NDSU Extension - Griggs County

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January 25

The Extension Connection

By Megan Vig

                Tulips are a welcome, colorful sight in spring.  However, it is not necessary to wait until May to enjoy these spring-blooming favorites.  In case you missed our bulb forcing workshop that was held Tuesday evening at the library, I share with you tips on forcing tulip bulbs indoors.

                Tulip bulbs can be forced to bloom indoors, which is perfect for the cold, gray days of winter.  To enjoy tulips in winter, gardeners must begin the forcing process in late summer or early fall.  Good quality bulbs, a well-drained potting mix, and containers with drainage holes in the bottom are needed to successfully force tulips indoors. For best selection of bulbs, visit local garden centers in September as soon as the bulbs arrive.  Select large, firm bulbs.  Avoid small, soft, or blemished bulbs.  Tulip bulbs may also be purchased from mail-order companies.  The best tulip types for forcing include the Triumph, Single Early, Double Early, and Darwin Hybrids.  Containers for forcing can be plastic, clay, ceramic, or metal.  Almost any container can be used as long as it has drainage holes in the bottom.

                Begin by partially filling the container with potting soil.  Then place the tulip bulbs on the soil surface.  Adjust the soil level until the tops of the bulbs are slightly below the rim of the container.  The number of bulbs to plant per pot depends on the size of the container.  Generally, 4 to 5 bulbs are placed in a 5-inch-diamter pot, 6 to 7 bulbs in a 6-inch-diameter pot.  When placing tulip bulbs in the container, position the bulb so the flat side of the bulb faces the wall of the pot.  When positioned in this way, the large lower leaf of each bulb will grow outward over the edge of the container forming an attractive border around the edge of the pot.  Once properly positioned, place additional potting soil around the bulbs.  However, do not completely cover the bulbs.  Allow the bulb tops (noses) to stick above the potting soil.  For ease of watering, the level of the soil mix should be ½ to 1 inch below the rim of the container.  Remember to label each container as it is planted.  Include the name of the cultivar and the planting date.  After potting, water each container thoroughly.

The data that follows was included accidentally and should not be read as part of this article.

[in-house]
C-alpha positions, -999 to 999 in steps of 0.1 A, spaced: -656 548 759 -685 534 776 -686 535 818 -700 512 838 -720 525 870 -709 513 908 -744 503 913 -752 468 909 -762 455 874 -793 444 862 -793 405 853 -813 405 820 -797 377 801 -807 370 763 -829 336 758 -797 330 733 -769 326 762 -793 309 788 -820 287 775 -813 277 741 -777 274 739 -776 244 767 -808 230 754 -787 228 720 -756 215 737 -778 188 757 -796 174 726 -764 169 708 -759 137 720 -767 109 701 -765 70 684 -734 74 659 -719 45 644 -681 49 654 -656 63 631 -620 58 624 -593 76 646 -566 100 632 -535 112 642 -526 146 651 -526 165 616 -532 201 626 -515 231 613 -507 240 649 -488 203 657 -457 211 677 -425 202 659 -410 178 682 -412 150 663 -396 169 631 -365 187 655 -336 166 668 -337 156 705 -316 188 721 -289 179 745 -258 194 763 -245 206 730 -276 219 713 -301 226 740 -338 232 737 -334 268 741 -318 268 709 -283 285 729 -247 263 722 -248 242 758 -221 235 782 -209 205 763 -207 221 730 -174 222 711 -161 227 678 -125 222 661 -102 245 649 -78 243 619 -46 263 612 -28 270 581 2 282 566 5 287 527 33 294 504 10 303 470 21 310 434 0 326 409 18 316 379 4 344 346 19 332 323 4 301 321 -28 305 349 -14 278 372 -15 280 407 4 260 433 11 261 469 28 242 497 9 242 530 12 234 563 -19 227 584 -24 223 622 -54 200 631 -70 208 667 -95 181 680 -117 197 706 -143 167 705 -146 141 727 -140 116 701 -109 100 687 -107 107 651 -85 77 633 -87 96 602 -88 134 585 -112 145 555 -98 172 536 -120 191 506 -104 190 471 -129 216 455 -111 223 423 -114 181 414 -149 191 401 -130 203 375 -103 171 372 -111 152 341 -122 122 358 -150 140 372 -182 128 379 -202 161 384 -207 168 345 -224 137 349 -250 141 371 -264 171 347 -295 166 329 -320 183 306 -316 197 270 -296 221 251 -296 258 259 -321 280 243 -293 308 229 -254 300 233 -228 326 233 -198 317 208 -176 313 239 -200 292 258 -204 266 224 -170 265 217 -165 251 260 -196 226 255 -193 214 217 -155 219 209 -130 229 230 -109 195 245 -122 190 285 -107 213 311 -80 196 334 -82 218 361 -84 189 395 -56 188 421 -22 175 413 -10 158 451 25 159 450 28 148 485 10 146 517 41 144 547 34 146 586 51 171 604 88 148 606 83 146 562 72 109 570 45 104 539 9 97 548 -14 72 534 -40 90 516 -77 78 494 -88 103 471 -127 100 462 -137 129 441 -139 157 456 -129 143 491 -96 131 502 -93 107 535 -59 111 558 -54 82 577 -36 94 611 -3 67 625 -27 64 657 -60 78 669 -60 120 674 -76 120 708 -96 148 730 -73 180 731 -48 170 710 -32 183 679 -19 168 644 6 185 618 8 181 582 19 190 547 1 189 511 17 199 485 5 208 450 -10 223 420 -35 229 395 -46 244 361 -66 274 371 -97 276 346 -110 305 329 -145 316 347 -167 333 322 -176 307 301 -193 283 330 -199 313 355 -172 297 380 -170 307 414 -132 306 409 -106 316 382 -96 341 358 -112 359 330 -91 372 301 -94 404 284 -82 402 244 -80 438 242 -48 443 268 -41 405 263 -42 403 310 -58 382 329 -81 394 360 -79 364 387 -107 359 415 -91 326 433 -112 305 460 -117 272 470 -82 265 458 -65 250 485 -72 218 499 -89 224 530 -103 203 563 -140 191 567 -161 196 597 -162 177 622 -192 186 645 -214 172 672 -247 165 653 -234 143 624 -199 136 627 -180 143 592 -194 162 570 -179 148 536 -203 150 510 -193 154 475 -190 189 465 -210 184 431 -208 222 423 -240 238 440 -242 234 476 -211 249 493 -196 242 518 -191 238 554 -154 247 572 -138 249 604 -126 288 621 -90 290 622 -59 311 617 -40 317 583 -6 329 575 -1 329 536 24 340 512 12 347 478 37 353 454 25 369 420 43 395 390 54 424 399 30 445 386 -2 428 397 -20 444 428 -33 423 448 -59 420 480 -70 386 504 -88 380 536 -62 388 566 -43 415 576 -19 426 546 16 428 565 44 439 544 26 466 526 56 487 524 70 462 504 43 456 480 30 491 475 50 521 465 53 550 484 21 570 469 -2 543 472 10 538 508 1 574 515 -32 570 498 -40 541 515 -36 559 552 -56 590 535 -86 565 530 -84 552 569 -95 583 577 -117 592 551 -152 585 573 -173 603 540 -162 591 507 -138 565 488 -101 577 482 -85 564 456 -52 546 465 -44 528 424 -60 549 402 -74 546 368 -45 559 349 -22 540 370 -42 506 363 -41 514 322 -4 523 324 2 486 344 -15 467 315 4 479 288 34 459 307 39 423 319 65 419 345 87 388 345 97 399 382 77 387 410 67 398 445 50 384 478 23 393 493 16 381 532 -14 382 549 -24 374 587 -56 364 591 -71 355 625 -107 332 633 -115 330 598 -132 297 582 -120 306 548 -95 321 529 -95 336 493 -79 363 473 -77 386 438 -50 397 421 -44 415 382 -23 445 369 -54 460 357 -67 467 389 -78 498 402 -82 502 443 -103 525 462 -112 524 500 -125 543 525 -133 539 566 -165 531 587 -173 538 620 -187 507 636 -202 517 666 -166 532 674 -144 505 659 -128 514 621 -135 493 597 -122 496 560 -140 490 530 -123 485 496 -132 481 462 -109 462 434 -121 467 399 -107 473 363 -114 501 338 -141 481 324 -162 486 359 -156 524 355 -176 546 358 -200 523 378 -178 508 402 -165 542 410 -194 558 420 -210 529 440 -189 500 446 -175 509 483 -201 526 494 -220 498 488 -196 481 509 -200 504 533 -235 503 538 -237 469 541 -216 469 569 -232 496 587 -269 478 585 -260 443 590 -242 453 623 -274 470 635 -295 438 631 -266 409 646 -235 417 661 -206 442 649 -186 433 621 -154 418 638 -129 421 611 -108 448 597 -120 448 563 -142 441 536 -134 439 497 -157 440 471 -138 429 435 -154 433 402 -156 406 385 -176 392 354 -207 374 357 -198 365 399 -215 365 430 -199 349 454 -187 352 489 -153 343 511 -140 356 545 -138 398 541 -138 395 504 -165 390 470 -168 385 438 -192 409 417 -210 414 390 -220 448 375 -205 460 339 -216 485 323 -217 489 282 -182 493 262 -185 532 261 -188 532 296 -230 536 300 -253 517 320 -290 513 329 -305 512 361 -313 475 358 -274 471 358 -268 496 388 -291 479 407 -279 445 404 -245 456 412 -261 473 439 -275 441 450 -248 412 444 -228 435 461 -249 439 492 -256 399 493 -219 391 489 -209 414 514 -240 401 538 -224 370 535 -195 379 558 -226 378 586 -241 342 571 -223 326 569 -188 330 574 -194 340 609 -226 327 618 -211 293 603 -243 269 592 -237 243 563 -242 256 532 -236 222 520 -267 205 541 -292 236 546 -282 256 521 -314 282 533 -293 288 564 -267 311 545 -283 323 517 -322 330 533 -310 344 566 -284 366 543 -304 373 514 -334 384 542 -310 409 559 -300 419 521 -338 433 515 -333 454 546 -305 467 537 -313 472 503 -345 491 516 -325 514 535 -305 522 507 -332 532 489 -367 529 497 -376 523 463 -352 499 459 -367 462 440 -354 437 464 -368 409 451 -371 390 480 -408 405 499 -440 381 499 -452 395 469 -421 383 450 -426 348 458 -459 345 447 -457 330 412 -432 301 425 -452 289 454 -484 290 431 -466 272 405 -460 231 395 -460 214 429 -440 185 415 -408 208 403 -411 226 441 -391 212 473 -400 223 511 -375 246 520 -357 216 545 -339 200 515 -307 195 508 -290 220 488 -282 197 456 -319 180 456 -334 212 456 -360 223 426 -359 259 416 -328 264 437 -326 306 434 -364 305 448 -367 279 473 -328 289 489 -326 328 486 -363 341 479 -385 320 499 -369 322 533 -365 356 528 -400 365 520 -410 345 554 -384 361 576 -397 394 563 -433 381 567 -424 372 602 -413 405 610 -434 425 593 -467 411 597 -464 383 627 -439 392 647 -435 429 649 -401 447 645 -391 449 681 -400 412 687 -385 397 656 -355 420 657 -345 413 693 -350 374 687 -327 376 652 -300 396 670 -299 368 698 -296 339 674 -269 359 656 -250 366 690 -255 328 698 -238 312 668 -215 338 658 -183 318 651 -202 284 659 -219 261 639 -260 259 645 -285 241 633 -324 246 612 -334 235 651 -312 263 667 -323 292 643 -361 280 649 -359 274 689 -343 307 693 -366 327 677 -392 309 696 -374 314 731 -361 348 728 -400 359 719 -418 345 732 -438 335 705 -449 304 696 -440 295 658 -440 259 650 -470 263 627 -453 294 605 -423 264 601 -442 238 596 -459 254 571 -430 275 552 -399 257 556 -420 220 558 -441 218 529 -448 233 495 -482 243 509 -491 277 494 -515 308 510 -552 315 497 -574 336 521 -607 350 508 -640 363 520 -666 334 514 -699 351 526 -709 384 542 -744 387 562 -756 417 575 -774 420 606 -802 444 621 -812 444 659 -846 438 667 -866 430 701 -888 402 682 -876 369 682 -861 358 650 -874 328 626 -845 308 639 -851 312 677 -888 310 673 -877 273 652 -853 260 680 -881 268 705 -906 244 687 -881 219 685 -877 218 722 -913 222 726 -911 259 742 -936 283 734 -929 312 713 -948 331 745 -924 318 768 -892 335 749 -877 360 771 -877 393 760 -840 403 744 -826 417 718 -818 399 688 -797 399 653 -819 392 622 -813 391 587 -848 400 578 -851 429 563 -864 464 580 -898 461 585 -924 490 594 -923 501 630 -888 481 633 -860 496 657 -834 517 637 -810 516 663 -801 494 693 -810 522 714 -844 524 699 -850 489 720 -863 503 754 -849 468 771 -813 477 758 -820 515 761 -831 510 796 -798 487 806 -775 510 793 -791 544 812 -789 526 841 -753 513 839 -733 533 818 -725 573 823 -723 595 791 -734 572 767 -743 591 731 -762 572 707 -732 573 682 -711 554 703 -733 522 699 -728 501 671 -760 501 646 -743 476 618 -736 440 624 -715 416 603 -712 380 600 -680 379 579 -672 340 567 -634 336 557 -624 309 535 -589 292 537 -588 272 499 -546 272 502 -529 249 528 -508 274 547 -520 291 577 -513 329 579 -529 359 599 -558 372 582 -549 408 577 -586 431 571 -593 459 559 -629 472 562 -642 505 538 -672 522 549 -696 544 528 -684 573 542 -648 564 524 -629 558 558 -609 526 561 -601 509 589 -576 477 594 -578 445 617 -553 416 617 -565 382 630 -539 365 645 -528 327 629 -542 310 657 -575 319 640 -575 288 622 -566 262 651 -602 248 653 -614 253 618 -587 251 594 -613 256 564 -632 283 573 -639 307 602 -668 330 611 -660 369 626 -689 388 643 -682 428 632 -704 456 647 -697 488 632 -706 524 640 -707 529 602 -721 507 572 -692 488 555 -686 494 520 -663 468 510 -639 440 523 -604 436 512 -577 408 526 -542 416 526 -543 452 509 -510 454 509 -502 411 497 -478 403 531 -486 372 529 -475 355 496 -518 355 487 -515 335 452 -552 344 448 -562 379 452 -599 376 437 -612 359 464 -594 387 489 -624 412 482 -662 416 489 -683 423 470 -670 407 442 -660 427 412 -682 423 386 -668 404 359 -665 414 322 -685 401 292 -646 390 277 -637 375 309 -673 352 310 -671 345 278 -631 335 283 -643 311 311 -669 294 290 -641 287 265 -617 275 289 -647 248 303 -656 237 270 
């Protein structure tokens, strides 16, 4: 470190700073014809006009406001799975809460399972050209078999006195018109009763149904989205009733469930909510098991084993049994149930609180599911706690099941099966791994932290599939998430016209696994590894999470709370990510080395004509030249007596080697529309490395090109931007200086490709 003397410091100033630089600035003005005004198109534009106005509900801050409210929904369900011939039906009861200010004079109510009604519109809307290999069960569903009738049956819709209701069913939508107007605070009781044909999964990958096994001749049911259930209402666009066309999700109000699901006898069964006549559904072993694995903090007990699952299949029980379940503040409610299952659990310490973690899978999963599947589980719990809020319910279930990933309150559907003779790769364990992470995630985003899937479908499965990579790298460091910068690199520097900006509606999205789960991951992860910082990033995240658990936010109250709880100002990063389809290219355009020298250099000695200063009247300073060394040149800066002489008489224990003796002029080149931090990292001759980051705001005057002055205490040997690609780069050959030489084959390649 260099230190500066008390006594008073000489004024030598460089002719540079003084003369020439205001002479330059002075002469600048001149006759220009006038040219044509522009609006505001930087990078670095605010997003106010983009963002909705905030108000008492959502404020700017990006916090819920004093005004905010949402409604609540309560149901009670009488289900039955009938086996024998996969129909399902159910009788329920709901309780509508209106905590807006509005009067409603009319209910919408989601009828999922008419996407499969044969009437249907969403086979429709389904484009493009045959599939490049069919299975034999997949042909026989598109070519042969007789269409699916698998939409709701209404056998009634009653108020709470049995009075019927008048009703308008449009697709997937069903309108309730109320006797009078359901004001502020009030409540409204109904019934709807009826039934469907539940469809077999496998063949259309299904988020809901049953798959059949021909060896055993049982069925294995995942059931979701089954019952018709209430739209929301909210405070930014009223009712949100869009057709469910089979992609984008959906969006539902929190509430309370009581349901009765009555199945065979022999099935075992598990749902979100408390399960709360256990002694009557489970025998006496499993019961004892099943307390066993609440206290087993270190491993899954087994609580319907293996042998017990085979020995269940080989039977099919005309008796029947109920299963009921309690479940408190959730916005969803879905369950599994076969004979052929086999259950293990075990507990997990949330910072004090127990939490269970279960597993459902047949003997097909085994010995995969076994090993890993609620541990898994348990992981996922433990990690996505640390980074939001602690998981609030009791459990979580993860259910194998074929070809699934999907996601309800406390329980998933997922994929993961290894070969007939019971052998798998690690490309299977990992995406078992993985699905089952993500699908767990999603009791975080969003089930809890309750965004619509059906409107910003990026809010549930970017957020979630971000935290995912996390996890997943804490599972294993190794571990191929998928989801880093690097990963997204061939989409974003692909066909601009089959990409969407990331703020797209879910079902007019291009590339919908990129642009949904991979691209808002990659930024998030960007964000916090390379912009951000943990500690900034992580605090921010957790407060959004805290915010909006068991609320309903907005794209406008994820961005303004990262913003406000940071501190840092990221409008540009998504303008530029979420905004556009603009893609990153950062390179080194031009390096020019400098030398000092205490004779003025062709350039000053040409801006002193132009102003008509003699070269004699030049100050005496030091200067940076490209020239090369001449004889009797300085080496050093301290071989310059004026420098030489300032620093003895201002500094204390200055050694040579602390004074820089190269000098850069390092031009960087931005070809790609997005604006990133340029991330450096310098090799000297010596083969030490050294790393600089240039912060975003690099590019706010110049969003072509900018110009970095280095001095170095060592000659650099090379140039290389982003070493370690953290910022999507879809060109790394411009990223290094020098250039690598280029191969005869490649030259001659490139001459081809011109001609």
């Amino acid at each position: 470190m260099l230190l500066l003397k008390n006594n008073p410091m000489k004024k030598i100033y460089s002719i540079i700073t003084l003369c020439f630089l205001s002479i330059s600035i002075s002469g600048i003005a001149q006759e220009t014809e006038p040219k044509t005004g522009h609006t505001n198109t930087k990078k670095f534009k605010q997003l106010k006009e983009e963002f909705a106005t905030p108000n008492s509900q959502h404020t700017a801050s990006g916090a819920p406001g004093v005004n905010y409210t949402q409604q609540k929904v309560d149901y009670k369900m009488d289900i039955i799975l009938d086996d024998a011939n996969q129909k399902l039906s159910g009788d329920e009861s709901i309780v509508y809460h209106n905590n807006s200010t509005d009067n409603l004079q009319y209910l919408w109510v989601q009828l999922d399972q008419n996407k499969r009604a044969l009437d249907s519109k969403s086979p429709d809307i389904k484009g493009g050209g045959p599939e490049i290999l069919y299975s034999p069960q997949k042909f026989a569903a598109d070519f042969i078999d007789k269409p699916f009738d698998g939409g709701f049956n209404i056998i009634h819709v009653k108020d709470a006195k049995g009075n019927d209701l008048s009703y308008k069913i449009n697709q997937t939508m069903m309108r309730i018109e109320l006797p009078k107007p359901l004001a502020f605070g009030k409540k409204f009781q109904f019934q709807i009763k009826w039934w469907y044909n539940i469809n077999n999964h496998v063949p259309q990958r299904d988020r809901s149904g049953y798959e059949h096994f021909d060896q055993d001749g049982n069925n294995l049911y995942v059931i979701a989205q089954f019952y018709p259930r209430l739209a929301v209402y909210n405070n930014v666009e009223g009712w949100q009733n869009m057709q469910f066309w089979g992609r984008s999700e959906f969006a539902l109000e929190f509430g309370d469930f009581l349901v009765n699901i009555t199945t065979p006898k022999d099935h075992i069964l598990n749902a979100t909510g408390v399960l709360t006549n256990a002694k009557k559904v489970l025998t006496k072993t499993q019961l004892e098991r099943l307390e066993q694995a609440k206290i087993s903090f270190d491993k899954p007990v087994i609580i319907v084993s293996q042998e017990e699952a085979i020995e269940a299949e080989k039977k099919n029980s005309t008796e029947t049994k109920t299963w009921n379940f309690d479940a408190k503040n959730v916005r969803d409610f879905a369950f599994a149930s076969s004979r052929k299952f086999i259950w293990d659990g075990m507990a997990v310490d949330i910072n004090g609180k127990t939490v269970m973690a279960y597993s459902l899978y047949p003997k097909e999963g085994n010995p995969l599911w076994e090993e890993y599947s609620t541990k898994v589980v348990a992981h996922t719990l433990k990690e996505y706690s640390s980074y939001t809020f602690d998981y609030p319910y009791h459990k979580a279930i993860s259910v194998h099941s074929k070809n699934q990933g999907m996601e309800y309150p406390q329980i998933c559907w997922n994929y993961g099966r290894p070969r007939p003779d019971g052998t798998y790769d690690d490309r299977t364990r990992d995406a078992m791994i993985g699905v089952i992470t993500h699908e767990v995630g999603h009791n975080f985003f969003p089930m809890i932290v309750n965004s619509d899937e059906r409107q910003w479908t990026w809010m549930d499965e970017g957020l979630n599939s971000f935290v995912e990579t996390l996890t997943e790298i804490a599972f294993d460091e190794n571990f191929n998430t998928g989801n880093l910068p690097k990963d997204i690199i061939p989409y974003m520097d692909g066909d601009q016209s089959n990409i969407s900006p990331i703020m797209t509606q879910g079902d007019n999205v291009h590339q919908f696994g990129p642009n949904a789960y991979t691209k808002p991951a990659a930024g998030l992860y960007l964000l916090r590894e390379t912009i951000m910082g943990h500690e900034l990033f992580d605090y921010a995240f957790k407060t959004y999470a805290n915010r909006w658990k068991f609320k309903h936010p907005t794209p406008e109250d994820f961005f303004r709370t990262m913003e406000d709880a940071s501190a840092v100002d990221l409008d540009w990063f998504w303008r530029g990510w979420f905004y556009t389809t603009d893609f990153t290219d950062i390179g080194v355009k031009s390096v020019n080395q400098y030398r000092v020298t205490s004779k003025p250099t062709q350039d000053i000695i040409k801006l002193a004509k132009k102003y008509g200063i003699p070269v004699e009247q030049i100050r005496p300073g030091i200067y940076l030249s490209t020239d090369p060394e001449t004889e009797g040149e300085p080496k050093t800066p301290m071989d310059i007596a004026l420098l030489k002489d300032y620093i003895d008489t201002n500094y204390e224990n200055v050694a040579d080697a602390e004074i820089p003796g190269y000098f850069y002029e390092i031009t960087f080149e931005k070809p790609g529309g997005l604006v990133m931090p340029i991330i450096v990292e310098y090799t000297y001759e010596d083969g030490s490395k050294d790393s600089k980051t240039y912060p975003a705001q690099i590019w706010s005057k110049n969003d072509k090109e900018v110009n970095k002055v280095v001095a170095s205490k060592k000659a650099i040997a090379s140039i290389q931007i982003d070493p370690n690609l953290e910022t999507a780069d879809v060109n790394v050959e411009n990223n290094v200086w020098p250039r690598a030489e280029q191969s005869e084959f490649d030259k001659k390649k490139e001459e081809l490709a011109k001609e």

In order to bloom, tulips and other spring-flowering bulbs must be exposed to temperatures of 40 to 45°F for 12 to 16 weeks.  Possible storage sites include the refrigerator, root cellar, or an outdoor trench.  When using the refrigerator for cold storage, place the potted bulbs in a plastic bag if the refrigerator contains apples or other ripening fruit.  Ripening fruit emits ethylene gas that may impair flower development.  During cold storage, water the bulbs regularly and keep them in compete darkness.  Begin to remove the potted tulip bulbs from cold storage once the cold requirement has been met.  At this time, yellow shoots should have begun to emerge from the bulbs.  Place the tulips in a cool (50 to 60°F) location that receives low to medium light.  Leave them in this area until the shoots turn green, usually in 4 to 5 days.  Then move them to a brightly lit, 60 to 70°F location.  Keep the plants well-watered.  Turn the containers regularly to promote straight, upright growth.  On average, flowering should occur 3 to 4 weeks after the bulbs have been removed from cold storage.  For a succession of bloom indoors, remove pots from cold storage every 2 weeks.  Source: Iowa State University Extension and Outreach Horticulture and Home Pest News: Forcing Tulip Bulbs Indoors.

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